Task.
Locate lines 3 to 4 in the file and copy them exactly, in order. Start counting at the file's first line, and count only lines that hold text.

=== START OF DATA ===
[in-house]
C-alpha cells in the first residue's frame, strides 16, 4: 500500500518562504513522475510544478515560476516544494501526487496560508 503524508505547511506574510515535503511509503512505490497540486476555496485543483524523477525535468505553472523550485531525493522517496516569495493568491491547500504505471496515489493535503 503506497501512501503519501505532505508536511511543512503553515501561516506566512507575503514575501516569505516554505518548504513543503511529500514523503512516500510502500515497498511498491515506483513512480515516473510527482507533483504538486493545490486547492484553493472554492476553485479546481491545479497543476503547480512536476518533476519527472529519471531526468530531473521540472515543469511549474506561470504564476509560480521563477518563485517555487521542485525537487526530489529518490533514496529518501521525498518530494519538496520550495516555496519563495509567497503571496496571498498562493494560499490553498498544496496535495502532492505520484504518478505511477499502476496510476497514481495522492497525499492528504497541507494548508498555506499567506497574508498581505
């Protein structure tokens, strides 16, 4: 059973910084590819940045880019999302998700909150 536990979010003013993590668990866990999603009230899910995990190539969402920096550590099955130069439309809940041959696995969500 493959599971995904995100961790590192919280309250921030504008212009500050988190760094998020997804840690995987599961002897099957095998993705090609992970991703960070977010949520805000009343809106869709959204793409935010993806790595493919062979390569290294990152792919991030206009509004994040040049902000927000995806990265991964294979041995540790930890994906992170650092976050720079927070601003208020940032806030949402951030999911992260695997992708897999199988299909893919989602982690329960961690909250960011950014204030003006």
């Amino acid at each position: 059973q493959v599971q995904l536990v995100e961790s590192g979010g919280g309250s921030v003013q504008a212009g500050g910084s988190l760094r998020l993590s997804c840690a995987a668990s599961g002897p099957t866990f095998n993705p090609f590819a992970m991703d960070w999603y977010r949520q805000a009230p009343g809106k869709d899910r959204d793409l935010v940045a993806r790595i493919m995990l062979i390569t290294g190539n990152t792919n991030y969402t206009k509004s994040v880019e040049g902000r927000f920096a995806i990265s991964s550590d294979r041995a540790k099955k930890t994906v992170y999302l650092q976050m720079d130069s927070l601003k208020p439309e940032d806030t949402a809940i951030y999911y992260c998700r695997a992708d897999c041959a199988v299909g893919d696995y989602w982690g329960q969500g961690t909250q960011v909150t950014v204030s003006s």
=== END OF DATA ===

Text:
């Protein structure tokens, strides 16, 4: 059973910084590819940045880019999302998700909150 536990979010003013993590668990866990999603009230899910995990190539969402920096550590099955130069439309809940041959696995969500 493959599971995904995100961790590192919280309250921030504008212009500050988190760094998020997804840690995987599961002897099957095998993705090609992970991703960070977010949520805000009343809106869709959204793409935010993806790595493919062979390569290294990152792919991030206009509004994040040049902000927000995806990265991964294979041995540790930890994906992170650092976050720079927070601003208020940032806030949402951030999911992260695997992708897999199988299909893919989602982690329960961690909250960011950014204030003006």
């Amino acid at each position: 059973q493959v599971q995904l536990v995100e961790s590192g979010g919280g309250s921030v003013q504008a212009g500050g910084s988190l760094r998020l993590s997804c840690a995987a668990s599961g002897p099957t866990f095998n993705p090609f590819a992970m991703d960070w999603y977010r949520q805000a009230p009343g809106k869709d899910r959204d793409l935010v940045a993806r790595i493919m995990l062979i390569t290294g190539n990152t792919n991030y969402t206009k509004s994040v880019e040049g902000r927000f920096a995806i990265s991964s550590d294979r041995a540790k099955k930890t994906v992170y999302l650092q976050m720079d130069s927070l601003k208020p439309e940032d806030t949402a809940i951030y999911y992260c998700r695997a992708d897999c041959a199988v299909g893919d696995y989602w982690g329960q969500g961690t909250q960011v909150t950014v204030s003006s």